How easy it would be for a disgruntled and therefore highly-motivated helicopter-pilot to “poach” wild horses from the Bible Spring Complex by driving them into Blawn Wash. What would stop him from capturing wild horses that never set hoof near Highway 21? BLM needs to ask itself: Are we honestly trying to catch the Highway 21 trespassers, or are we allowing permittees to bully us into removing any 100 wild horses that the helicopter can find? The horses thus-captured might not even include the few that are — allegedly — “encroaching” on the Highway.
Possible Collusion with Permit-Holders
Perhaps, as you read this, permit-holding ranchers are in the HMA, pushing wild horses toward the Highway.
SUMMARY OF CONCLUSIONS AND RECOMMENDATIONS
1. Stop action. Cancel gather.
2. Complete environmental assessment.
3. Correct errors in the population-estimates.
4. Fence off Highway 21. Install wildlife-underpasses as needed. Apply the funds you would have used for this gather to begin construction of fences and underpasses.
5. Bring ’em back home. In the meantime, if a few wild horses really are straying onto Highway 21 — and the claim seems suspiciously-like a self-serving story that ranchers would invent — then BLM staff on horseback should be out on the scene “shooing” the mustangs back into the HMA. How else will the horses learn where they can and cannot roam? In short order, they will get the message.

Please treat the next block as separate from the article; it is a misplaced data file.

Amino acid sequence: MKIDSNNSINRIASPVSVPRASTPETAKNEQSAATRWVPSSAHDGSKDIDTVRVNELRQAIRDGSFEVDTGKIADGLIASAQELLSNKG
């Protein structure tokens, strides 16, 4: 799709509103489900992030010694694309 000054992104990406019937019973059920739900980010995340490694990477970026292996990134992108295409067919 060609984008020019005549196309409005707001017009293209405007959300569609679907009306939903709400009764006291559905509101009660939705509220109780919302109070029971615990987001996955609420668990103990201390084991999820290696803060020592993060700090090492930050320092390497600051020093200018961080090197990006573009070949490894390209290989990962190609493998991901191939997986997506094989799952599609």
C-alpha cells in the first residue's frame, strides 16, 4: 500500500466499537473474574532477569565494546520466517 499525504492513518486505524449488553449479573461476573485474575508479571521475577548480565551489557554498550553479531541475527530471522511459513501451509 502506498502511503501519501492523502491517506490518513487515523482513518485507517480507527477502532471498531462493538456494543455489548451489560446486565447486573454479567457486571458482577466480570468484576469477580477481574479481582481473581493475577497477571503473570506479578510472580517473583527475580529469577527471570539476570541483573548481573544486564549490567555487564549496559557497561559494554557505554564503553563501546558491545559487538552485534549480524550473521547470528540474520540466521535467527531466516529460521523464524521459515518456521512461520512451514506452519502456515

6. Make it so they want to stay home. BLM should install multiple guzzlers deep within the HMA so that the wild horses will have water-sources available. That will reduce their dependency on stock-tanks operated by permit-holders. BLM should also entice the horses to stay home by placing treats such as mineral licks well-inside the HMA. BLM must remediate conditions that prompted the wild horses to wander. However, if the horses are following a seasonal migration route, then a wildlife corridor for them must be established. Regardless of these good measures, it is still essential to fence off Highway 21.